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Congress Considers Making College More Accessible To People In Prison

LA Johnson

Inmates are among the least-educated people in America. That's despite research that shows education is one of the most effective ways to keep peoplefrom coming back to prison.

Now, there's renewed interest in giving adults behind bars better access to higher education. A new bipartisan bill in Congress would allow incarcerated people to use federal Pell Grants — designed for low-income students — to pay for higher education, including college classes and workforce training.

"When we give people in prison an opportunity to earn an education, our communities are safer, taxpayers save money, and we can end the cycle of recidivism," U.S. Senator Brian Schatz, D-Hawaii, a sponsor of the bill, said in a statement. The bill would "give people a real chance to rebuild their lives," Schatz said.

If passed, the Restoring Education and Learning Act, known as the REAL Act, would reverse a more than two-decade ban on inmates using Pell. That ban, set in place in 1994 by Congress and President Bill Clinton, came in an era of "tough on crime" policies.

"Both Democrats and Republicans had a hand in creating the problem back in '94," says Jesse Kelley, who studies criminal justice at R Street, a conservative-leaning research firm. "So now everybody's like, 'OK well, we all already agree that something needs to be fixed. So let's just do this.' "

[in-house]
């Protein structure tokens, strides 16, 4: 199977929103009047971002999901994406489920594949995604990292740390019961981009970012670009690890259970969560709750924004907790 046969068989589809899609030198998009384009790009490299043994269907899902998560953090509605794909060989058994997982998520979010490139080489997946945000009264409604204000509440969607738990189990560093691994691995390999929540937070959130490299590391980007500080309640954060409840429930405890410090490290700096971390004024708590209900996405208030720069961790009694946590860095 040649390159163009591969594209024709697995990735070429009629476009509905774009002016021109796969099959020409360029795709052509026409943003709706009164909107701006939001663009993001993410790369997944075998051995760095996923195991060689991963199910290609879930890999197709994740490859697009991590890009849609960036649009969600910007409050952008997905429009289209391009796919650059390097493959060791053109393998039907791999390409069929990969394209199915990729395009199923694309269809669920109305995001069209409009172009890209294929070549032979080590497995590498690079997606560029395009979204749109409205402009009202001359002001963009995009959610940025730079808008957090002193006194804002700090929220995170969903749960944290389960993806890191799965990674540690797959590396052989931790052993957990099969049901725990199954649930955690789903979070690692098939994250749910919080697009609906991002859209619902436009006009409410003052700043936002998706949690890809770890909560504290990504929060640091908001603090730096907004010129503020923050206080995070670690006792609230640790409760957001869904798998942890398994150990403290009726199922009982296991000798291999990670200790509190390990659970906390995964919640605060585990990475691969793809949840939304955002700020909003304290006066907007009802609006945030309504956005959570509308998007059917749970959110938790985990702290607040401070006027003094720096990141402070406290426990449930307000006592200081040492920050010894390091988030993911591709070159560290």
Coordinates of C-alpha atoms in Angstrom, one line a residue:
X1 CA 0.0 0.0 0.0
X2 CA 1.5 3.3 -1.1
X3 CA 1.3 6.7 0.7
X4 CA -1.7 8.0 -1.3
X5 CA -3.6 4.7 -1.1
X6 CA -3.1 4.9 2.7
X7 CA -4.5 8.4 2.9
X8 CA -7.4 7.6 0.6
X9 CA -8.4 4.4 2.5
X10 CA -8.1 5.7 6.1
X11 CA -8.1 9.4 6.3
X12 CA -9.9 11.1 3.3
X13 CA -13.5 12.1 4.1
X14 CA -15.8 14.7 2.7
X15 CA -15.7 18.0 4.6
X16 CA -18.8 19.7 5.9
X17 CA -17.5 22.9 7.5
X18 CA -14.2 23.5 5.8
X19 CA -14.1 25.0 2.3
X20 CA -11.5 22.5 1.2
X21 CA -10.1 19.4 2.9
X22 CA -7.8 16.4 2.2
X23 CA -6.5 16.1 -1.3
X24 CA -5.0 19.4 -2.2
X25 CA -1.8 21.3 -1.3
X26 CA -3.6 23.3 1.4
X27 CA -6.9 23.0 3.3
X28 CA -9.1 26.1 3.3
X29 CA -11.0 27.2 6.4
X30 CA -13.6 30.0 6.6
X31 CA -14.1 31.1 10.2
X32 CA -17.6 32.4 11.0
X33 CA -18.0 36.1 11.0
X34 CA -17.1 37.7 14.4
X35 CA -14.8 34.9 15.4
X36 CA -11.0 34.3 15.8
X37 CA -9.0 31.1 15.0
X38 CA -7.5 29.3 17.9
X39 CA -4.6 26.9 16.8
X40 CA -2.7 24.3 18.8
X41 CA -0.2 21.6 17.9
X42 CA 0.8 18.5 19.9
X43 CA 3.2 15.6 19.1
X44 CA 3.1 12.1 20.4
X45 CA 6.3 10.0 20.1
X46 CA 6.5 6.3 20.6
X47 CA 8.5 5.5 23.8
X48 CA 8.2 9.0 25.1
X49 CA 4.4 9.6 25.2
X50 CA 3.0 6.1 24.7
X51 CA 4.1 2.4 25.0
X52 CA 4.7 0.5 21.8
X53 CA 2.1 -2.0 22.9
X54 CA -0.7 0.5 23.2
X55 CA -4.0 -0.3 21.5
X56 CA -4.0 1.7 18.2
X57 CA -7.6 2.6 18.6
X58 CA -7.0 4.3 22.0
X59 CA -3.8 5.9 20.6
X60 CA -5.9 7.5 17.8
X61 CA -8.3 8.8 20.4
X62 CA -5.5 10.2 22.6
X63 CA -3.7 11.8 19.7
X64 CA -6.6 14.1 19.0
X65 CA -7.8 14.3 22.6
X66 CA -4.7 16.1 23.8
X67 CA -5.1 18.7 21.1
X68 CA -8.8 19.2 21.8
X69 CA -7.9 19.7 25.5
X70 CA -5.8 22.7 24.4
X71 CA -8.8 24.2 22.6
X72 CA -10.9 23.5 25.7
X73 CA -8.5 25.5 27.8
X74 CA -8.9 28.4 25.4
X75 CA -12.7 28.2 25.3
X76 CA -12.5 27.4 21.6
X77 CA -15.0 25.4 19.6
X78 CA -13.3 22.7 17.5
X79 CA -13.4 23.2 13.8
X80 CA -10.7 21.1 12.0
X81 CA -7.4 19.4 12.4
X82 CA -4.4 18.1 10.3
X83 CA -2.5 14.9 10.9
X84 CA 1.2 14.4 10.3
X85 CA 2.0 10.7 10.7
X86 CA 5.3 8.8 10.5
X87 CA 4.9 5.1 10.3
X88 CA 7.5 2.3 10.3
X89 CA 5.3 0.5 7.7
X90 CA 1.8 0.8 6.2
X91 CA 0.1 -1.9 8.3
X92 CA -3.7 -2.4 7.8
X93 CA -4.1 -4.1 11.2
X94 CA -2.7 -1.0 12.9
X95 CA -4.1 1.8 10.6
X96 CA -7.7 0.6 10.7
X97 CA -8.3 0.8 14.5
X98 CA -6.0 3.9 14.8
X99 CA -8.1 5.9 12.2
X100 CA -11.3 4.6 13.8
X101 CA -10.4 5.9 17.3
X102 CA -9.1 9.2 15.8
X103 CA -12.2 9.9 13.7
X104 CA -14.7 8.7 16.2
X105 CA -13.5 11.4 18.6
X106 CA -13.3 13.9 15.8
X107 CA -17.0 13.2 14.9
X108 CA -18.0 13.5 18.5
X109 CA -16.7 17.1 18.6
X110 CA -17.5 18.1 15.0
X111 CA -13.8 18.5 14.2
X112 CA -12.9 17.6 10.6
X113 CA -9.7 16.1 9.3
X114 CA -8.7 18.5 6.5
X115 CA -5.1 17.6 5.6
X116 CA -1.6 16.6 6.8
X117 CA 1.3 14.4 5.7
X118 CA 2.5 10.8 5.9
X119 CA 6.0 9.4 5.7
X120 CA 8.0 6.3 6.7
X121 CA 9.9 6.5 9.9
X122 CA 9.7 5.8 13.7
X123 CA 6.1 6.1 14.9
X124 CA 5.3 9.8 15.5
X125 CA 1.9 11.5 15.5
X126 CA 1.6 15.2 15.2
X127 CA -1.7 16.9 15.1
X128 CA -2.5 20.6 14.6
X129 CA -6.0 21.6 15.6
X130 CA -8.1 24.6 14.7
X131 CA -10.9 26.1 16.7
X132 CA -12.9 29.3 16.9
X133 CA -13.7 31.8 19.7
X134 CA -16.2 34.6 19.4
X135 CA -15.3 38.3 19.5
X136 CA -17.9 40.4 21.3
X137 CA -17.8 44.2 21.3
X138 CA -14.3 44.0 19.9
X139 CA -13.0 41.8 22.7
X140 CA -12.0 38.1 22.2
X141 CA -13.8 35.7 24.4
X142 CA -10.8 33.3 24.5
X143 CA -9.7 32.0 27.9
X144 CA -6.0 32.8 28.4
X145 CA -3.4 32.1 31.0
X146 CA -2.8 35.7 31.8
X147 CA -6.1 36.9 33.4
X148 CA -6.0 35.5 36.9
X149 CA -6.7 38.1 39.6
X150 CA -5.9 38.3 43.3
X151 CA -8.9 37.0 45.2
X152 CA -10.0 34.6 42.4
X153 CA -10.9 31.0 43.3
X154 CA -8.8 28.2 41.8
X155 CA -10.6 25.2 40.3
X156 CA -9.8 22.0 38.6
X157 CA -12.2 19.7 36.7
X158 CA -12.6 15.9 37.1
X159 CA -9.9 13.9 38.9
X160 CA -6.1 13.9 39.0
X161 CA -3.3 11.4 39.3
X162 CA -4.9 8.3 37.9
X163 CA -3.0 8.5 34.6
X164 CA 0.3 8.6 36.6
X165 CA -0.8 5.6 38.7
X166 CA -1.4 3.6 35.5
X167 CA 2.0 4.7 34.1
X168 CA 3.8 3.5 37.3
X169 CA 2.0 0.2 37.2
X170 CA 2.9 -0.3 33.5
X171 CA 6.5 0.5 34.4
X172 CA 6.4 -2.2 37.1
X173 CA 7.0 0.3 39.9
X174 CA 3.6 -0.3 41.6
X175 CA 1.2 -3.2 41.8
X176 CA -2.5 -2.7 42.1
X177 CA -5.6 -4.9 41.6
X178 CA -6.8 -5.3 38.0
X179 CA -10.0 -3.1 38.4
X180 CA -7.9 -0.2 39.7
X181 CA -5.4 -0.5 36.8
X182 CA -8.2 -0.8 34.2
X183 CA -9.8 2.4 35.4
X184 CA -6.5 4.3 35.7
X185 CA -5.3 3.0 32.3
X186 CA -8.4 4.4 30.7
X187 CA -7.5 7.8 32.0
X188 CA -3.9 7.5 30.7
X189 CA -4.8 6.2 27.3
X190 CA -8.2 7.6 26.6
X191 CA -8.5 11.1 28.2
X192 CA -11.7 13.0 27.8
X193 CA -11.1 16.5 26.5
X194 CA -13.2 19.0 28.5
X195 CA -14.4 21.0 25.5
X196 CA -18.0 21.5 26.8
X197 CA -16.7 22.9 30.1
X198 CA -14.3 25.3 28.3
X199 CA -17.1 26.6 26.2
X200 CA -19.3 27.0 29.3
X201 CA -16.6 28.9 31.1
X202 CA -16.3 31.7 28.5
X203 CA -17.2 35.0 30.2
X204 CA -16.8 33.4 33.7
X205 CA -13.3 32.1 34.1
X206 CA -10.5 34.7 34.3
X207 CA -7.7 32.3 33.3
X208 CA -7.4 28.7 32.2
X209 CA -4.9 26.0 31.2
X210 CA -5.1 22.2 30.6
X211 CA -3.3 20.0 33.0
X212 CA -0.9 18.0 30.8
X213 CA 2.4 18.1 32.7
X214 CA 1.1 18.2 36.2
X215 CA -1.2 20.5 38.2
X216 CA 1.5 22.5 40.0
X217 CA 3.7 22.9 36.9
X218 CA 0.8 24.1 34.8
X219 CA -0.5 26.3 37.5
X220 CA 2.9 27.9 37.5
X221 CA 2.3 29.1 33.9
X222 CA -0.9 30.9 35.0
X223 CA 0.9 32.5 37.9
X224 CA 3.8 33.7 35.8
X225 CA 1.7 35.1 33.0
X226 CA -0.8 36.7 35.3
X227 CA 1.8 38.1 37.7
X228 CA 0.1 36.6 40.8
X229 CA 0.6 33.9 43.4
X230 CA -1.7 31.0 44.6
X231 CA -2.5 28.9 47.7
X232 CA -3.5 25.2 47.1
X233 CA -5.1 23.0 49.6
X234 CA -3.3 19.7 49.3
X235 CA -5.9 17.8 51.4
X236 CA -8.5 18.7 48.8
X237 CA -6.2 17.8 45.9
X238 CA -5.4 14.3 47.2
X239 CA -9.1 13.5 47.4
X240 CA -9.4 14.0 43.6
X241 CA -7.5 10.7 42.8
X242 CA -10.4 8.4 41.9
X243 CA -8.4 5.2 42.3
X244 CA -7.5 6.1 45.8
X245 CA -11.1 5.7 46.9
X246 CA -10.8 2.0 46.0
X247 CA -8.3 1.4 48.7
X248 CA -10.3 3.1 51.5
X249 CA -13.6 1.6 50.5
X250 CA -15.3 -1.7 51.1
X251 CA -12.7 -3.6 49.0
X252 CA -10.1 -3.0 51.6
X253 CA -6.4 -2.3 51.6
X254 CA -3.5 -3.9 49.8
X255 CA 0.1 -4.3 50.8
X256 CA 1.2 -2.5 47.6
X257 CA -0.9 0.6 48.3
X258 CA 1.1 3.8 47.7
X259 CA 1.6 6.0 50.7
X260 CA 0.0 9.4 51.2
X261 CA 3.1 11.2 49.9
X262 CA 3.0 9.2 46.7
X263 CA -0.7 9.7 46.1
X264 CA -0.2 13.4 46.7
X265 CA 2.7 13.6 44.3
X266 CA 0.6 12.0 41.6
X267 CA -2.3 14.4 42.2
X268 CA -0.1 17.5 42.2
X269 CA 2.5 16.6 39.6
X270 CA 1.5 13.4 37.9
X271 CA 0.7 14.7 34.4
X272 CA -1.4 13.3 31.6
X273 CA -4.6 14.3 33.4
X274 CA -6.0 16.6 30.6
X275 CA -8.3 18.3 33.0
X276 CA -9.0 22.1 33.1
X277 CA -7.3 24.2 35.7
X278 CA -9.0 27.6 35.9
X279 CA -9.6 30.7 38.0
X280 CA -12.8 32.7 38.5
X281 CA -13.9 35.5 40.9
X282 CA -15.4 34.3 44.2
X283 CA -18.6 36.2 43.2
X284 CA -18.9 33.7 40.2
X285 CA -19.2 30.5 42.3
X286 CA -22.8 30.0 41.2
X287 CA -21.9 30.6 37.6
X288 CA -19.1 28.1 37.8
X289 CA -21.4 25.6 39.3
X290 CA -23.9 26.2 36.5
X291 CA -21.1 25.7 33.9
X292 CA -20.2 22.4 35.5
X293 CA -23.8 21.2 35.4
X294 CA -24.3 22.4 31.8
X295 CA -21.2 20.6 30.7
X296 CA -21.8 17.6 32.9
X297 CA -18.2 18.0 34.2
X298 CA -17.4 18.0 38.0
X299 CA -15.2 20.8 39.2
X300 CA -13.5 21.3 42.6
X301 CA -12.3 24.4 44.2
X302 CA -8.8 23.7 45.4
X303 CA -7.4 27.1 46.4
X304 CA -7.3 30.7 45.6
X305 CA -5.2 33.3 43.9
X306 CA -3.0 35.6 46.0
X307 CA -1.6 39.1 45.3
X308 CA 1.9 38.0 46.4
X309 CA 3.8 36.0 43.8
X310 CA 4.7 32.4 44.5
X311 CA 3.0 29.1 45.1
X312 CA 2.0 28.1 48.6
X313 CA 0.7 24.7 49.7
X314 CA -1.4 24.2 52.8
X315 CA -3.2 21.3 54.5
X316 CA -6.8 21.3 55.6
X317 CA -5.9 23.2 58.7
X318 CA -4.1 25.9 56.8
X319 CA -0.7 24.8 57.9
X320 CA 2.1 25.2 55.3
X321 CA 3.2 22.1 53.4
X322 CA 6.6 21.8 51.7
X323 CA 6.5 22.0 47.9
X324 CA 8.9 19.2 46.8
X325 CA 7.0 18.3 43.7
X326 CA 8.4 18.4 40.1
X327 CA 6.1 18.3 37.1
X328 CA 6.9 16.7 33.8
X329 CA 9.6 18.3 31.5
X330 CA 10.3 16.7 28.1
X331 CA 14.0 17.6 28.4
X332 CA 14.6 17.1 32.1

The idea to reintroduce Pell Grants to the prison population came in 2015, when President Barack Obama's Education Department announced an experiment, called Second Chance Pell. The department identified universities, community colleges and workforce training programs to serve incarcerated people who qualified for Pell. Today, according to the Department of Education, the pilot initiative has involved more than 10,000 inmates across 64 institutions. While there's no official expiration date on experimental pilots, the Department of Education has said they typically last about three to five years. Congress would need to pass legislation like the REAL Act in order to take Second Chance Pell out of the pilot phase.

Two recent reports offer a glimpse into the the pilot program's effectiveness. In January, the Vera Institute of Justice offered the most a comprehensive look at the program so far. It found:

  • The majority of incarcerated people are academically eligible to take college-level courses, meaning they hold a GED or high school diploma.
  • Education in prison means better job opportunities after being released. The report estimates an increase of about $45.3 million in combined earnings of formerly incarcerated workers during the first year after leaving prison.
  • Access to education will lead to lower rates of folks returning to prison after they are released, saving states a projected $365.8 million per year on incarceration costs.
  • In 2018, a previous report from the Vera Institute of Justice found that people in the program describe the experience as transformative and become positive role models in prison.